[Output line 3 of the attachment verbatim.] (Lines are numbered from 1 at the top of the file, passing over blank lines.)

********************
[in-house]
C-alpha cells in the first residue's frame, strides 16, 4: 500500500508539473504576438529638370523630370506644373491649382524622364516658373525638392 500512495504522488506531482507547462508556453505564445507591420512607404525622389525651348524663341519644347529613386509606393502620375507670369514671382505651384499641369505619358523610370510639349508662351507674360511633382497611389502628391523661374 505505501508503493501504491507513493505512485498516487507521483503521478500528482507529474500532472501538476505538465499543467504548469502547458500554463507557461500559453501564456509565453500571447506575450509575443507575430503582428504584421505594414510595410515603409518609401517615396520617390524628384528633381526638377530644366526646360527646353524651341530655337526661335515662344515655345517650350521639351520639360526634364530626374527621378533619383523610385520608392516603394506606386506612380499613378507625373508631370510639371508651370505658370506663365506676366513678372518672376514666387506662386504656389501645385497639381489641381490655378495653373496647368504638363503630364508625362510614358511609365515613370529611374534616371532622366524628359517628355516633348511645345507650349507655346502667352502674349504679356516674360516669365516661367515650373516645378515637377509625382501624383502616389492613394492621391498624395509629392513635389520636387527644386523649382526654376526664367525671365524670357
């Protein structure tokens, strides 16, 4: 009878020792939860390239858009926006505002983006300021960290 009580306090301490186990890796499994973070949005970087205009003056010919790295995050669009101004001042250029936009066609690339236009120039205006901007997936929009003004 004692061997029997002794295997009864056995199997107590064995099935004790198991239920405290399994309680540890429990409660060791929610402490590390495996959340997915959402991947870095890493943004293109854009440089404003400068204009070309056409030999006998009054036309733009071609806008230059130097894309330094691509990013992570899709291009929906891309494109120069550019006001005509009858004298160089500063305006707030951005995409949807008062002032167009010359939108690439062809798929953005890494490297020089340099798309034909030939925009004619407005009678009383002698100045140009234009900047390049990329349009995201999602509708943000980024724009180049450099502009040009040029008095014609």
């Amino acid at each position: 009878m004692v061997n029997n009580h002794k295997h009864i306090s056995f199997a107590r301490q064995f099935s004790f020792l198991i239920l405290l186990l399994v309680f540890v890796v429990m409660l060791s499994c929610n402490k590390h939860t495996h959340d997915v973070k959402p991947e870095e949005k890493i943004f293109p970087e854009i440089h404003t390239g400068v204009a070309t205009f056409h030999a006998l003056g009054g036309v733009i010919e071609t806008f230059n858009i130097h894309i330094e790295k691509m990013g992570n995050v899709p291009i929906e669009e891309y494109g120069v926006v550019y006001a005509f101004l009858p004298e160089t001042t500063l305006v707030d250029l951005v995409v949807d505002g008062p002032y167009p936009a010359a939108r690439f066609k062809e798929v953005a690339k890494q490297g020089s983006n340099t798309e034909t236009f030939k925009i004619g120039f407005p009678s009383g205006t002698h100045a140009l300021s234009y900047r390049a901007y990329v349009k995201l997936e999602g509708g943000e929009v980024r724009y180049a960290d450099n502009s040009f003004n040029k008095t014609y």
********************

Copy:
């Protein structure tokens, strides 16, 4: 009878020792939860390239858009926006505002983006300021960290 009580306090301490186990890796499994973070949005970087205009003056010919790295995050669009101004001042250029936009066609690339236009120039205006901007997936929009003004 004692061997029997002794295997009864056995199997107590064995099935004790198991239920405290399994309680540890429990409660060791929610402490590390495996959340997915959402991947870095890493943004293109854009440089404003400068204009070309056409030999006998009054036309733009071609806008230059130097894309330094691509990013992570899709291009929906891309494109120069550019006001005509009858004298160089500063305006707030951005995409949807008062002032167009010359939108690439062809798929953005890494490297020089340099798309034909030939925009004619407005009678009383002698100045140009234009900047390049990329349009995201999602509708943000980024724009180049450099502009040009040029008095014609």